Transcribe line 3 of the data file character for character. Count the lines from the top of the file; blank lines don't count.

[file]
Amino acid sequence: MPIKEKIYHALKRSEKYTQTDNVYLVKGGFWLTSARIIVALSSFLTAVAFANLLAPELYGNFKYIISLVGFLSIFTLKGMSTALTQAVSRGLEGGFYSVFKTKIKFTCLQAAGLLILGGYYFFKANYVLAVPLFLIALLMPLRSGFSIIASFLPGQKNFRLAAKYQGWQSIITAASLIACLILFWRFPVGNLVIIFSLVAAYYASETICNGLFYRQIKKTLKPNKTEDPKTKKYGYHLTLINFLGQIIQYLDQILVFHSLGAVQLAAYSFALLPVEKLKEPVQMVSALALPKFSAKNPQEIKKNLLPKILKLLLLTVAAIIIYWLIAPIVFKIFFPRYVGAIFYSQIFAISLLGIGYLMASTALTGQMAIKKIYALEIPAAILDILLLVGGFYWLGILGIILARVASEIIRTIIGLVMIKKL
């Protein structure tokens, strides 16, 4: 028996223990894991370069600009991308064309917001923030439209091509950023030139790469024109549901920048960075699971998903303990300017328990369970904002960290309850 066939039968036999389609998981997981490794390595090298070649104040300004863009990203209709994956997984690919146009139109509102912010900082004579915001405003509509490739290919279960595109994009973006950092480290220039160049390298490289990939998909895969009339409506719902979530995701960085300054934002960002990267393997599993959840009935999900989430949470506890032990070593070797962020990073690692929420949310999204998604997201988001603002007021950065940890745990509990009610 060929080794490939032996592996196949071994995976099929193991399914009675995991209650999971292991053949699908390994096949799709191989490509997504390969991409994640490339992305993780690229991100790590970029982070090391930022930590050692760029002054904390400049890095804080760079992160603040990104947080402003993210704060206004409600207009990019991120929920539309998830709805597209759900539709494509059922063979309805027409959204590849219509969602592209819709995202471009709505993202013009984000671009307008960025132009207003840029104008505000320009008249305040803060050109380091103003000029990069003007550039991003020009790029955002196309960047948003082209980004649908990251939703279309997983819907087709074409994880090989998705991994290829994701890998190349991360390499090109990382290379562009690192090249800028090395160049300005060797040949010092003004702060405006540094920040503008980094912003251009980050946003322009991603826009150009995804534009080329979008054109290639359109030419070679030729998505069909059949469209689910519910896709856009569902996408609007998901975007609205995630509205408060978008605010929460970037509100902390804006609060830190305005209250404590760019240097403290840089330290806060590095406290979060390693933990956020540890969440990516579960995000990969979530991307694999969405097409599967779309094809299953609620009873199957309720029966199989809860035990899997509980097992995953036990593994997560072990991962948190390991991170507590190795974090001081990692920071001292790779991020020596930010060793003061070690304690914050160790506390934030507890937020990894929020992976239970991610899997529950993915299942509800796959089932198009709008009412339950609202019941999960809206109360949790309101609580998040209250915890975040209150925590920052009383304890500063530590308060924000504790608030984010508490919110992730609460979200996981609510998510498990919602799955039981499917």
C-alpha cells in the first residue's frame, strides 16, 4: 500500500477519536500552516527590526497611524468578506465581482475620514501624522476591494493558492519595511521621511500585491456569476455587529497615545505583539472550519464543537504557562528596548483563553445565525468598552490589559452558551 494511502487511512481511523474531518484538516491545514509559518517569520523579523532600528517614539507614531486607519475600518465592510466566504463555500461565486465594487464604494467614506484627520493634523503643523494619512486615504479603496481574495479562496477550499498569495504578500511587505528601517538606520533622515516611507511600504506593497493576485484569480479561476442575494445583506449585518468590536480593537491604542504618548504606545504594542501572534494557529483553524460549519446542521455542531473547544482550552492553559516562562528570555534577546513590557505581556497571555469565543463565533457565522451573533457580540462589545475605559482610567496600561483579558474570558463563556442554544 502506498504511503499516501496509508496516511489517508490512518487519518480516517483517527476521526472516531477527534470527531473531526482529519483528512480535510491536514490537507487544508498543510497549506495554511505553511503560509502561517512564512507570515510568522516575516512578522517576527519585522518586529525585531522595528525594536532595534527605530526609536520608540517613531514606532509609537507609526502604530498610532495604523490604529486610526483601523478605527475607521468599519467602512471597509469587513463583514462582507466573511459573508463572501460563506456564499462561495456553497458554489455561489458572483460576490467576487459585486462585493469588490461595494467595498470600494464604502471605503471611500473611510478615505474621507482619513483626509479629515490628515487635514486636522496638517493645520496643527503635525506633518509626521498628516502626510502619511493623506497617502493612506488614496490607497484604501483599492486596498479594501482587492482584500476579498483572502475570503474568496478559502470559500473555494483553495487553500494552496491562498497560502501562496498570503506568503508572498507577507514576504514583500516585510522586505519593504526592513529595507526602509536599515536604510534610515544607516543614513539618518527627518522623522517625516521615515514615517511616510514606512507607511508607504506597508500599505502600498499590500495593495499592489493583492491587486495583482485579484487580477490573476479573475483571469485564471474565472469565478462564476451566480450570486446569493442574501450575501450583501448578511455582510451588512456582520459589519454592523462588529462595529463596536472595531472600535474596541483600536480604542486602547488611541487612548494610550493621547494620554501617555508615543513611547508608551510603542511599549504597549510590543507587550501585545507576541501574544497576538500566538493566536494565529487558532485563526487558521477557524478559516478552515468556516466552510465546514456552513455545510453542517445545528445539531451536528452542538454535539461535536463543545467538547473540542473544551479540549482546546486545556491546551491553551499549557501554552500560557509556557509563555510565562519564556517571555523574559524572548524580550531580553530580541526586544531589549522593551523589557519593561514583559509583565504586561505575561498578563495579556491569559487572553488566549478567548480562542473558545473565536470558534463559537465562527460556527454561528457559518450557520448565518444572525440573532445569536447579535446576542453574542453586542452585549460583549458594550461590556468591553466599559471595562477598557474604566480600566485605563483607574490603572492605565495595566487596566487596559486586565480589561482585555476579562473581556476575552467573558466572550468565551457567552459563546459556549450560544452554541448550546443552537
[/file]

C-alpha cells in the first residue's frame, strides 16, 4: 500500500477519536500552516527590526497611524468578506465581482475620514501624522476591494493558492519595511521621511500585491456569476455587529497615545505583539472550519464543537504557562528596548483563553445565525468598552490589559452558551 494511502487511512481511523474531518484538516491545514509559518517569520523579523532600528517614539507614531486607519475600518465592510466566504463555500461565486465594487464604494467614506484627520493634523503643523494619512486615504479603496481574495479562496477550499498569495504578500511587505528601517538606520533622515516611507511600504506593497493576485484569480479561476442575494445583506449585518468590536480593537491604542504618548504606545504594542501572534494557529483553524460549519446542521455542531473547544482550552492553559516562562528570555534577546513590557505581556497571555469565543463565533457565522451573533457580540462589545475605559482610567496600561483579558474570558463563556442554544 502506498504511503499516501496509508496516511489517508490512518487519518480516517483517527476521526472516531477527534470527531473531526482529519483528512480535510491536514490537507487544508498543510497549506495554511505553511503560509502561517512564512507570515510568522516575516512578522517576527519585522518586529525585531522595528525594536532595534527605530526609536520608540517613531514606532509609537507609526502604530498610532495604523490604529486610526483601523478605527475607521468599519467602512471597509469587513463583514462582507466573511459573508463572501460563506456564499462561495456553497458554489455561489458572483460576490467576487459585486462585493469588490461595494467595498470600494464604502471605503471611500473611510478615505474621507482619513483626509479629515490628515487635514486636522496638517493645520496643527503635525506633518509626521498628516502626510502619511493623506497617502493612506488614496490607497484604501483599492486596498479594501482587492482584500476579498483572502475570503474568496478559502470559500473555494483553495487553500494552496491562498497560502501562496498570503506568503508572498507577507514576504514583500516585510522586505519593504526592513529595507526602509536599515536604510534610515544607516543614513539618518527627518522623522517625516521615515514615517511616510514606512507607511508607504506597508500599505502600498499590500495593495499592489493583492491587486495583482485579484487580477490573476479573475483571469485564471474565472469565478462564476451566480450570486446569493442574501450575501450583501448578511455582510451588512456582520459589519454592523462588529462595529463596536472595531472600535474596541483600536480604542486602547488611541487612548494610550493621547494620554501617555508615543513611547508608551510603542511599549504597549510590543507587550501585545507576541501574544497576538500566538493566536494565529487558532485563526487558521477557524478559516478552515468556516466552510465546514456552513455545510453542517445545528445539531451536528452542538454535539461535536463543545467538547473540542473544551479540549482546546486545556491546551491553551499549557501554552500560557509556557509563555510565562519564556517571555523574559524572548524580550531580553530580541526586544531589549522593551523589557519593561514583559509583565504586561505575561498578563495579556491569559487572553488566549478567548480562542473558545473565536470558534463559537465562527460556527454561528457559518450557520448565518444572525440573532445569536447579535446576542453574542453586542452585549460583549458594550461590556468591553466599559471595562477598557474604566480600566485605563483607574490603572492605565495595566487596566487596559486586565480589561482585555476579562473581556476575552467573558466572550468565551457567552459563546459556549450560544452554541448550546443552537